"Peterson appeared before the commission and said that New Jersey had made a mistake in convicting him, but at least they hadn’t executed him," said Scheinberg.

Citing other reasons for the commission’s recommendation, Scheinberg said that "in New Jersey, the death penalty appears to be carried out capriciously." There have been no executions in this state since 1963, said Scheinberg, and some of the eight prisoners on death row have been there for many years.

He noted that the commission — which included county prosecutors, a chief of police, a former state Supreme Court justice, and the state attorney general — contained some people who supported the death penalty in theory but who ultimately concluded that it doesn’t work in New Jersey. Only one commission member, Sen. John Russo, dissented from the recommendation; Attorney General Stuart Rabner abstained, but indicated he would have no trouble implementing the recommendation, should it become law.

"The death penalty [is treated] in rabbinic tradition as means to an end," said Scheinberg, with the penological intent — whether deterrence or retribution — stated or implied. "Therefore," he said, "my approach was to ask the question, ‘How well does it meet those objectives in this society?’"

According to Scheinberg, evidence that "the death penalty serves as a deterrent is at best inconclusive." If it really worked, he suggested, there would be much harder evidence. In addition, he said, the commission held that "the cost of imposing the death penalty is significantly more than life in prison without parole."

Families of murder victims testified overwhelmingly in favor of abolition, said Scheinberg, noting that "some of them weren’t always against the death penalty." But after their personal experience — where closure was impeded by the intense publicity given to the perpetrator, even when the death penalty was not administered — they changed their minds.

"It doesn’t help them focus on the memory of the deceased," said Scheinberg. Rather, it diverts attention to the perpetrator, "with an adverse effect on victims’ families."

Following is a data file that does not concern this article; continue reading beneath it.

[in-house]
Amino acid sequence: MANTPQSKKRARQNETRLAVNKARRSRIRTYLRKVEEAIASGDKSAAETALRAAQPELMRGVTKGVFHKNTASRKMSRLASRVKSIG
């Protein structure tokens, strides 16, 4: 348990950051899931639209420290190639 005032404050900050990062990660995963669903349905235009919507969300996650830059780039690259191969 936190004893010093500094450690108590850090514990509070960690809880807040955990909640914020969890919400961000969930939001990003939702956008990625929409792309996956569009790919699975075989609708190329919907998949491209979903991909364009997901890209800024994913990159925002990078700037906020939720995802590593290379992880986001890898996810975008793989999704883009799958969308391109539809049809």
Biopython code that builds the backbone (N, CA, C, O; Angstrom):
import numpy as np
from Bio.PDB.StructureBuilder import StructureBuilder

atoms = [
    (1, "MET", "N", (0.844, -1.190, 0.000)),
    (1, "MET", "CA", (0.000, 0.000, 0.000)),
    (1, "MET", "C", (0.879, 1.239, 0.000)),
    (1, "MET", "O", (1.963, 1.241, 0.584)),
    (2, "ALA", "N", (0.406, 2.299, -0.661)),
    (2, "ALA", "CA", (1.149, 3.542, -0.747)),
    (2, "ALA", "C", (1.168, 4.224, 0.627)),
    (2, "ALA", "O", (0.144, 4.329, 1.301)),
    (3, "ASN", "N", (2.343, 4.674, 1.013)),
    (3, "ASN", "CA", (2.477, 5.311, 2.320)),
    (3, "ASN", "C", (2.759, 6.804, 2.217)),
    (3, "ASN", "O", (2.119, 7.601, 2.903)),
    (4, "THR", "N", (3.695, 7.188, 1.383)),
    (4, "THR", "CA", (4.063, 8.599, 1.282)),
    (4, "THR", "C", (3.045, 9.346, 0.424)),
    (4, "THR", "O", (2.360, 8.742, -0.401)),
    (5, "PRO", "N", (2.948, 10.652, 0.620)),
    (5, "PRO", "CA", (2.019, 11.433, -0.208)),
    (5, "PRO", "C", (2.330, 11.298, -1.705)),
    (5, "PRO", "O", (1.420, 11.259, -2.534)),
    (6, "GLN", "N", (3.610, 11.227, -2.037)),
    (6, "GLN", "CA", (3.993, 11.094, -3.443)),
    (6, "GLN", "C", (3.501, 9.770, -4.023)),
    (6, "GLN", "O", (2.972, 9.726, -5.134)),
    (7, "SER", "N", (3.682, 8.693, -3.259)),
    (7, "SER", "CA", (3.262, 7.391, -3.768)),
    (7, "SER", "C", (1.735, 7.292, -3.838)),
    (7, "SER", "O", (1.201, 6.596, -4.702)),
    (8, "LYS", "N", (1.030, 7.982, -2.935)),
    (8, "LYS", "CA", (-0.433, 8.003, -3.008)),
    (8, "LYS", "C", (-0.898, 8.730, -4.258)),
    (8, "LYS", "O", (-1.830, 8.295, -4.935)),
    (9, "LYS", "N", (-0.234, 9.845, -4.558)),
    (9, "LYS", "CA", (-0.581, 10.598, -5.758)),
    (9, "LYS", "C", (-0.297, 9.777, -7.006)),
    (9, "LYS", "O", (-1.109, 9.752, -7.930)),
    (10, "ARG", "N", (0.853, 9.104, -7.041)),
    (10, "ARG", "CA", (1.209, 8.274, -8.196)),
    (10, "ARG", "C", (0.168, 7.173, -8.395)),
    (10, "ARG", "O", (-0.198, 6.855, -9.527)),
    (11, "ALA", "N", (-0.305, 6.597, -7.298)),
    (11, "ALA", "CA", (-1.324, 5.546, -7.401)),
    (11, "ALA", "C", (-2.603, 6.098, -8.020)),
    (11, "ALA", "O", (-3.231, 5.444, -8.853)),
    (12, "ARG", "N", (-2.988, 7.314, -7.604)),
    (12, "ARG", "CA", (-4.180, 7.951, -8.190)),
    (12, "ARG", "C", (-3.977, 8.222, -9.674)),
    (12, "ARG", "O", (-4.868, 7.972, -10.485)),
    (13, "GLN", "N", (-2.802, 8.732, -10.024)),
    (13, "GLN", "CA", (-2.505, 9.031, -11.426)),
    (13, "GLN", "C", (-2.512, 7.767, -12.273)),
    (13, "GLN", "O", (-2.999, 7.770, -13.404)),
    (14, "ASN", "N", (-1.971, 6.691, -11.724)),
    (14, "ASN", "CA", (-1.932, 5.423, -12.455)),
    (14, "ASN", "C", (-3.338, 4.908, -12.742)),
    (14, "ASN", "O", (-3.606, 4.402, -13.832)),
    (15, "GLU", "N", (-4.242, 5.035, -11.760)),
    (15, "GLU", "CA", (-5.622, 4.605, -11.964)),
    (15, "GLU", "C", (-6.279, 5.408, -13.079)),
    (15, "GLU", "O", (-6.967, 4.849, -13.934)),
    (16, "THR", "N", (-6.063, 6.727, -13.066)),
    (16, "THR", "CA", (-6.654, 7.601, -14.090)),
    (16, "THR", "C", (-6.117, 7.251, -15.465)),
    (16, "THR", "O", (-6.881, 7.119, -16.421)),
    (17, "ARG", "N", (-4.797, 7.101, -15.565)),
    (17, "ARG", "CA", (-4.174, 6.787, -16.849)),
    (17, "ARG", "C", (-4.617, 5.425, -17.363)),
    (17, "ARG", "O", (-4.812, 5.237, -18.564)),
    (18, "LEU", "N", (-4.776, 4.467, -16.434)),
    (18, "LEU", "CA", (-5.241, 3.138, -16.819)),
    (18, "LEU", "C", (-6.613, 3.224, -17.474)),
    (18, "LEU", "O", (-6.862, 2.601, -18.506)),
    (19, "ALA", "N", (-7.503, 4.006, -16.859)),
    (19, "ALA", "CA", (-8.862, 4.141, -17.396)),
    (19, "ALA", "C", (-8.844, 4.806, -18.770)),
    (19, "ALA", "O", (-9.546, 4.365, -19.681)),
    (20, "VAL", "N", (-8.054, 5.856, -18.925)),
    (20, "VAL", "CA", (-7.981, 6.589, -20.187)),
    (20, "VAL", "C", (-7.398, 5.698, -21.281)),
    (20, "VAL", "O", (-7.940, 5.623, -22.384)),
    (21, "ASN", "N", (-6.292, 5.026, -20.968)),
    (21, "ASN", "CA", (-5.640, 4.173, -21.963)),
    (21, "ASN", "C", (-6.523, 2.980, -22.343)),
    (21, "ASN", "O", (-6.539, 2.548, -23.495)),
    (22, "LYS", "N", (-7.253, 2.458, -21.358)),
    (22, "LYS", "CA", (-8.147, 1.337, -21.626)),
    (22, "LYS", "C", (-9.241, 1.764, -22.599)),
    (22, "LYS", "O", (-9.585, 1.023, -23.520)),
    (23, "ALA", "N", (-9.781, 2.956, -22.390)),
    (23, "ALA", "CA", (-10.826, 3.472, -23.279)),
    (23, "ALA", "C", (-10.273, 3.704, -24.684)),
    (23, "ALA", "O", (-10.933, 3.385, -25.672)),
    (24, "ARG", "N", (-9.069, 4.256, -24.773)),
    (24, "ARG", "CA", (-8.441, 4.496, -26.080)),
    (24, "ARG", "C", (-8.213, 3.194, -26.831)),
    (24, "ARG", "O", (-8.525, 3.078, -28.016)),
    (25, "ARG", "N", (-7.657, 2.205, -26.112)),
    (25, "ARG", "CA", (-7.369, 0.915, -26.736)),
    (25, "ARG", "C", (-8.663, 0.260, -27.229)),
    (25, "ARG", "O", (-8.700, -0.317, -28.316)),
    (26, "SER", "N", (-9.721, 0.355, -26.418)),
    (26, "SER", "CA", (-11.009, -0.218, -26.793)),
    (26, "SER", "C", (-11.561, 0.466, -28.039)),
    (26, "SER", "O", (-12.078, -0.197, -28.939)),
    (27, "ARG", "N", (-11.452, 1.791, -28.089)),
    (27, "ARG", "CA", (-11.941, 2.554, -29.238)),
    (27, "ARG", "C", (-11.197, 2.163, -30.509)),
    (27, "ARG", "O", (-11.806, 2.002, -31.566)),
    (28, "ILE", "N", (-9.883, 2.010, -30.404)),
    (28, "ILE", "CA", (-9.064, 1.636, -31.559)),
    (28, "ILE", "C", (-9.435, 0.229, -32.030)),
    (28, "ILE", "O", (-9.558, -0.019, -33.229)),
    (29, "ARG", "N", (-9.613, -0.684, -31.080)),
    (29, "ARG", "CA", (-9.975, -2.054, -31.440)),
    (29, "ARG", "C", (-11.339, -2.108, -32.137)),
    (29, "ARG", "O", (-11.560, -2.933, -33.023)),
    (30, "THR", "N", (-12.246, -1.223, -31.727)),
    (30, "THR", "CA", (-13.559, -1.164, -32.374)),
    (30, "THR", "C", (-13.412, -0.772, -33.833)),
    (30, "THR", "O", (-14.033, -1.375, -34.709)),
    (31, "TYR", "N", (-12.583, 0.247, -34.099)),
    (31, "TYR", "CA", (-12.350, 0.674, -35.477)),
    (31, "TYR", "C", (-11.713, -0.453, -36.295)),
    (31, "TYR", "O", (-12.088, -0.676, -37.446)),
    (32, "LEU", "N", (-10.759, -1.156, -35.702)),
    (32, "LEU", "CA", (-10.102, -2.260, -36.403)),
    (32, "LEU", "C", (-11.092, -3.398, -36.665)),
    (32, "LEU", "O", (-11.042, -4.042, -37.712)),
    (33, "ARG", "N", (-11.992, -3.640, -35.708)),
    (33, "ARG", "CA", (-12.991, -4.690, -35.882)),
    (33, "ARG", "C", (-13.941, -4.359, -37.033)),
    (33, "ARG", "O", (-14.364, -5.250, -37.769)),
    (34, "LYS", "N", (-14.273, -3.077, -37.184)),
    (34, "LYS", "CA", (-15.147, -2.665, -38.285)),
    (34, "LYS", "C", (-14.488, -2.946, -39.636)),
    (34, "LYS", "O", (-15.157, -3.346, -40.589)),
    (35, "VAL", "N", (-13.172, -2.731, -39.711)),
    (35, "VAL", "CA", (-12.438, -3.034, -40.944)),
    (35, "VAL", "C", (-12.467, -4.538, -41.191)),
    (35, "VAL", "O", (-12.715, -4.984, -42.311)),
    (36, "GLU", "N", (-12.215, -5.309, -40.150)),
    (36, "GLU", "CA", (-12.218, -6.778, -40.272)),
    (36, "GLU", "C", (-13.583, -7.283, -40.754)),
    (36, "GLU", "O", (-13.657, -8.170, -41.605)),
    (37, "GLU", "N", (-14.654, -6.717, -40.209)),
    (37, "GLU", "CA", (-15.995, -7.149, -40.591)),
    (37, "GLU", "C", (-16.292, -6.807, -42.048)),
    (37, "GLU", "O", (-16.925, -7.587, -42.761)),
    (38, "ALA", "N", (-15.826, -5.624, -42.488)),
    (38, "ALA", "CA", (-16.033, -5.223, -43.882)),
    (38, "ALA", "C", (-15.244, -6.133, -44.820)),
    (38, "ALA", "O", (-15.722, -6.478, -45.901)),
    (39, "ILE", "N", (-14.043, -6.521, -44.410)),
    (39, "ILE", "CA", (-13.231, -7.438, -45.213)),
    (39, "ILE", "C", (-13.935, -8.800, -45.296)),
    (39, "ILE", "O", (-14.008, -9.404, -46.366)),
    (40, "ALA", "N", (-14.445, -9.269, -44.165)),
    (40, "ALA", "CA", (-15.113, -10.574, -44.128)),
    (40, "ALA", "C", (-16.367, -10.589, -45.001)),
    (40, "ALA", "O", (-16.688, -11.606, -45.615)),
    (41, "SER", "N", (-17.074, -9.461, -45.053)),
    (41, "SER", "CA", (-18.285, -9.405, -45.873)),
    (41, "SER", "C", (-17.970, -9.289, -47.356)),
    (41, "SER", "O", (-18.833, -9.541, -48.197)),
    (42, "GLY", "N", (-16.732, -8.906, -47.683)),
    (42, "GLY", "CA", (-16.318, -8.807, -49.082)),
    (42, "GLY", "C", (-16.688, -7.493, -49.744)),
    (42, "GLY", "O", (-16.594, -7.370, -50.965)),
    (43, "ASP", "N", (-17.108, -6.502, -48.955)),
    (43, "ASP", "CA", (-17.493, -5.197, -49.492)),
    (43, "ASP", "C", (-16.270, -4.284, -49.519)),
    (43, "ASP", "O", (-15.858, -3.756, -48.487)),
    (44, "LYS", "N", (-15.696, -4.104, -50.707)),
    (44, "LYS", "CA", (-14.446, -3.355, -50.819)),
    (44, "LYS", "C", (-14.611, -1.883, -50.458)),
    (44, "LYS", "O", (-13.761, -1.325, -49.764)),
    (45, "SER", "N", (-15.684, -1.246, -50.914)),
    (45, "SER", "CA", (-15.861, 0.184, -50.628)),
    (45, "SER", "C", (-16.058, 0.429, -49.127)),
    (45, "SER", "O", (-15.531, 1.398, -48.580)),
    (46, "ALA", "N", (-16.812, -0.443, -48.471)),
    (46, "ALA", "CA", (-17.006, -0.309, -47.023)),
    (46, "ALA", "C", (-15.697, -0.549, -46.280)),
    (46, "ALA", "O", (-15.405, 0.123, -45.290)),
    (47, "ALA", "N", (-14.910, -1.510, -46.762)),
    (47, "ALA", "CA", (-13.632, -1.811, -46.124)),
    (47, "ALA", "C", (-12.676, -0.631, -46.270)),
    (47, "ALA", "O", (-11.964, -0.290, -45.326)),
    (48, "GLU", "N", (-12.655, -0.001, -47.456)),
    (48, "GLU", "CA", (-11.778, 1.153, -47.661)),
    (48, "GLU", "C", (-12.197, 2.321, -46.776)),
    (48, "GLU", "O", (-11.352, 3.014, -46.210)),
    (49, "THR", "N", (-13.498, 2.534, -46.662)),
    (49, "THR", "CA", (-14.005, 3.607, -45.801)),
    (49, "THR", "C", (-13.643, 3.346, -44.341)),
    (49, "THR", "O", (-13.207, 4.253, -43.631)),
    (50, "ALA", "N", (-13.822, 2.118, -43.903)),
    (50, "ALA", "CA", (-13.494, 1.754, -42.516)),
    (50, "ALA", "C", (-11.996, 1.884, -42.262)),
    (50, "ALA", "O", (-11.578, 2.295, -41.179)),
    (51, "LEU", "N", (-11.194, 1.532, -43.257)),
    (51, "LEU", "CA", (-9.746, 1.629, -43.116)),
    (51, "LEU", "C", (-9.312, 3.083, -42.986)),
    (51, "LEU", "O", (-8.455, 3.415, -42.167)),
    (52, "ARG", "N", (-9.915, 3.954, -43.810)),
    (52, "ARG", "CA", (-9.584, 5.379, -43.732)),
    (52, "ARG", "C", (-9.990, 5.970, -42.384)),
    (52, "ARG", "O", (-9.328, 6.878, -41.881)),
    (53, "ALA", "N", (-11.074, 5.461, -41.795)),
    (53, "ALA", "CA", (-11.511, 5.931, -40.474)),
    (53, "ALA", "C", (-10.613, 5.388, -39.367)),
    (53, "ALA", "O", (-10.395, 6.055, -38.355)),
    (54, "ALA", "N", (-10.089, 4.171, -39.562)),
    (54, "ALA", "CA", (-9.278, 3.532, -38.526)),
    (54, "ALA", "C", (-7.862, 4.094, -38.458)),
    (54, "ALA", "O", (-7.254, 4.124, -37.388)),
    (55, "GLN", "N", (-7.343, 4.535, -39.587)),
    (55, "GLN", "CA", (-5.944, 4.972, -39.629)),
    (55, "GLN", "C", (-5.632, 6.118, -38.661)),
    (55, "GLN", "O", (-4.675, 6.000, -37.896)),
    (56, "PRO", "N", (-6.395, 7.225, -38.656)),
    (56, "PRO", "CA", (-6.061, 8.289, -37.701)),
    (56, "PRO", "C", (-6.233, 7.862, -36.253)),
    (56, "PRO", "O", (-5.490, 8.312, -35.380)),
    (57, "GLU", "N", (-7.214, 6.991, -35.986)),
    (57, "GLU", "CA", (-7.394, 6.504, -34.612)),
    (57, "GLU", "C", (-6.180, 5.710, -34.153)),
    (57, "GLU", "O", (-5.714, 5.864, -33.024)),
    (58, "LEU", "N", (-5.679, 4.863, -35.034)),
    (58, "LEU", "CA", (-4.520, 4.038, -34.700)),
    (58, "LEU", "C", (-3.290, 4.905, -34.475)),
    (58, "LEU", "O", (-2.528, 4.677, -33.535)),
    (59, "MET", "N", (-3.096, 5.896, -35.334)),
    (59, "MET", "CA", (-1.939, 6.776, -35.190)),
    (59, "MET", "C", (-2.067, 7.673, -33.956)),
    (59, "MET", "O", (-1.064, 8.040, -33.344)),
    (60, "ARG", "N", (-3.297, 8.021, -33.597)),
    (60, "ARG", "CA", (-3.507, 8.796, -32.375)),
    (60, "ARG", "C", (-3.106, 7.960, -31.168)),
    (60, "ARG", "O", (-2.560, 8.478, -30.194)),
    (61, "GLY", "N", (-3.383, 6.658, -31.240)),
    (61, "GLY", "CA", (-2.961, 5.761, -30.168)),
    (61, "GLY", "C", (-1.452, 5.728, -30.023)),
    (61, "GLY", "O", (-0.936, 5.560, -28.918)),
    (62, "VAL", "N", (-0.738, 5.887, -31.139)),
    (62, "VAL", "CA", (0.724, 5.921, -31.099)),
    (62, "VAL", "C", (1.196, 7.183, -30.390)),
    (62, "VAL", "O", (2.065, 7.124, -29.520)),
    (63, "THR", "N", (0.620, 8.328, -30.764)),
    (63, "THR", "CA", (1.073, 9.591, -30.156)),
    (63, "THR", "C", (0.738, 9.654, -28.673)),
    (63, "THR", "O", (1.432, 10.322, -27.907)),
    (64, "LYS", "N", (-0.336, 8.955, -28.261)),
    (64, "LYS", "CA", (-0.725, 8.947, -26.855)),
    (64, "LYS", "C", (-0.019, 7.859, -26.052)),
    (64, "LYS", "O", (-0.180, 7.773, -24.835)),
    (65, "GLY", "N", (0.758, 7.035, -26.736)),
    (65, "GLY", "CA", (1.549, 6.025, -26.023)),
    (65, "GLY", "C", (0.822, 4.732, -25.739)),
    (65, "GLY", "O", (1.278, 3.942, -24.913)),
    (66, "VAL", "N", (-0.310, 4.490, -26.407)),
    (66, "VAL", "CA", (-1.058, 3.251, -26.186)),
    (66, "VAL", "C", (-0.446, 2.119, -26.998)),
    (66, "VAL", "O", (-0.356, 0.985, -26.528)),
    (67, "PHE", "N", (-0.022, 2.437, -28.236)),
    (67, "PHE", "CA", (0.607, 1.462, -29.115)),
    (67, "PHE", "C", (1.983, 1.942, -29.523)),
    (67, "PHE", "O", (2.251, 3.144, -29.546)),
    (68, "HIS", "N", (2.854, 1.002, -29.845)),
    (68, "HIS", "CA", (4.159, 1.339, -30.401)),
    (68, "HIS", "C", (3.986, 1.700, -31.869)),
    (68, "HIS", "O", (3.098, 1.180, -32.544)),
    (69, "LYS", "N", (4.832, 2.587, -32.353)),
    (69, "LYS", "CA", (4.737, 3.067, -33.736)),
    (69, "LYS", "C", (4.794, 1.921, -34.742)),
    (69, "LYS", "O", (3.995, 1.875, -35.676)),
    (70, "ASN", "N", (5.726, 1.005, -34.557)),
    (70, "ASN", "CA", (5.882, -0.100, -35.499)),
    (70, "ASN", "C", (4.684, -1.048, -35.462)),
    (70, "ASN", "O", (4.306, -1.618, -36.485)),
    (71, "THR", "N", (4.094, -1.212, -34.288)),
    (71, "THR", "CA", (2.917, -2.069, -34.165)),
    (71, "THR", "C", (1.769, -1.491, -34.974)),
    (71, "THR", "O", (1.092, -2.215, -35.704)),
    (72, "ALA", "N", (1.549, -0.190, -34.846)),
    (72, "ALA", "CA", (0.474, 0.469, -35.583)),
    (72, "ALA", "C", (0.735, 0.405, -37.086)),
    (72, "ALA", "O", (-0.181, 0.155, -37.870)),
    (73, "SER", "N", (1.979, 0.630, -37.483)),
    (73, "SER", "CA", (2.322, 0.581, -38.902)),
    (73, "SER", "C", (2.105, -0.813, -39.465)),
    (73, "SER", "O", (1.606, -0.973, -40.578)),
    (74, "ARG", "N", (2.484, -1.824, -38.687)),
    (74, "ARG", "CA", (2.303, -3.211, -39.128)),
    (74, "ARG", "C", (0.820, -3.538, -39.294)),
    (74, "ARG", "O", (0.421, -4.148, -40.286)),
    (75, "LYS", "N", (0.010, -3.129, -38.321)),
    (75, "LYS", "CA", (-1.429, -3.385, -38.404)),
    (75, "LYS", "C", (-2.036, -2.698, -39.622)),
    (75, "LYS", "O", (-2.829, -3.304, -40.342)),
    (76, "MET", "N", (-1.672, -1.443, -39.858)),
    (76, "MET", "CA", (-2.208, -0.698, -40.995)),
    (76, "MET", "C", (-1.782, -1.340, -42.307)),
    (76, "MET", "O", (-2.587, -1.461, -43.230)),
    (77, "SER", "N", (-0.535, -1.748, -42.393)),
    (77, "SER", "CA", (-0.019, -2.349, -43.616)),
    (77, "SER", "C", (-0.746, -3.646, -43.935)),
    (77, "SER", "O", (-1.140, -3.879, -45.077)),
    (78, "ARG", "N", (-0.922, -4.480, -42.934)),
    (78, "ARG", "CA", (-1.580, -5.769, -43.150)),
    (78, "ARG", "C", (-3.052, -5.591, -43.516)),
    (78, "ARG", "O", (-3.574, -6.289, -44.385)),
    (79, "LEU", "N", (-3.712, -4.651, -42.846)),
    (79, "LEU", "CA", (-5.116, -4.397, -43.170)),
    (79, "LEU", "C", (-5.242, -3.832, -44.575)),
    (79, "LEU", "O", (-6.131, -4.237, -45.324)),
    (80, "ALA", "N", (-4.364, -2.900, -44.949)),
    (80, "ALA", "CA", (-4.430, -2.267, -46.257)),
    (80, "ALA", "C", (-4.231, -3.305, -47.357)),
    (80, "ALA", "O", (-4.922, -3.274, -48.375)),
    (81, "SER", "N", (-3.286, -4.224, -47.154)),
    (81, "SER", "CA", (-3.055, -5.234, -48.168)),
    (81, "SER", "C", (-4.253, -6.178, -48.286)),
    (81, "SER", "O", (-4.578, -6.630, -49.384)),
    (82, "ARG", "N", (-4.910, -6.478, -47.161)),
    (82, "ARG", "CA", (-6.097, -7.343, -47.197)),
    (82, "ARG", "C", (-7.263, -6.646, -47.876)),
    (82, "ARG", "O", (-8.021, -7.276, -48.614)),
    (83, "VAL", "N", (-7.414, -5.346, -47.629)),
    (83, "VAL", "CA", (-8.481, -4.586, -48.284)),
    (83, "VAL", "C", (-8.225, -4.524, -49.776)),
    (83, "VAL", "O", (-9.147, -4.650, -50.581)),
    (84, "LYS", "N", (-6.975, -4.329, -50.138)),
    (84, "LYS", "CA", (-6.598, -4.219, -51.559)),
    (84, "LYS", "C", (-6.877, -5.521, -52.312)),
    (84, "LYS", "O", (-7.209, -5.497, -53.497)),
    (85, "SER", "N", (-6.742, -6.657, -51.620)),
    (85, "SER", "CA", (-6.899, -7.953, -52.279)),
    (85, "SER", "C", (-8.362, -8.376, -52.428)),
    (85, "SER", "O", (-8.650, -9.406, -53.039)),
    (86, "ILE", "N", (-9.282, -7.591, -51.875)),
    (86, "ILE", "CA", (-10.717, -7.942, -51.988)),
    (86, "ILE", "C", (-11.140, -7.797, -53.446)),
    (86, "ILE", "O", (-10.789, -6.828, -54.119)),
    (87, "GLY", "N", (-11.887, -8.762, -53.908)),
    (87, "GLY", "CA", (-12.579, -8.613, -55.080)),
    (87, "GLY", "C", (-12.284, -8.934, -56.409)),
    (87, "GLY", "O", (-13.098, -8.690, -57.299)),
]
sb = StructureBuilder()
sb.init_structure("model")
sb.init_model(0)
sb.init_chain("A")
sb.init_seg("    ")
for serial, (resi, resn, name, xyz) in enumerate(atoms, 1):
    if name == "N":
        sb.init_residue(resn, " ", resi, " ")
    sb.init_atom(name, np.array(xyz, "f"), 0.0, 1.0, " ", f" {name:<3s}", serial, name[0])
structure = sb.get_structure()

On the issue of "retribution, applying to certain acts so heinous that they demand the evil to be swept away," Scheinberg — who said that his views are "definitely informed" by his study of Jewish ethics and Jewish law — said there are other ways for society to express its condemnation. The commission, charged with investigating whether "alternatives to the death penalty exist that would sufficiently ensure public safety and address other legitimate social and penological interests, including the interests of families of victims," concluded that this need is met by life imprisonment without possibility of parole.

On Monday, the state Senate will vote on the bill, which this week was cleared by its Budget Committee. The Assembly will consider similar legislation next week as well. If the companion bills pass, New Jersey would become the first state to abolish capital punishment.

"I’m very, very proud that religious leaders in our community stood up in such great numbers on this issue and made their thoughts known," said Senator Loretta Weinberg (D-Dist.37), co-sponsor of the bill in the Senate. "I think it represents their thoughts and the way I feel, and I hope the way the majority of the state legislature feels. It represents the best of Jewish values. Every so often, we are called upon to pass legislation that really speaks to those core values."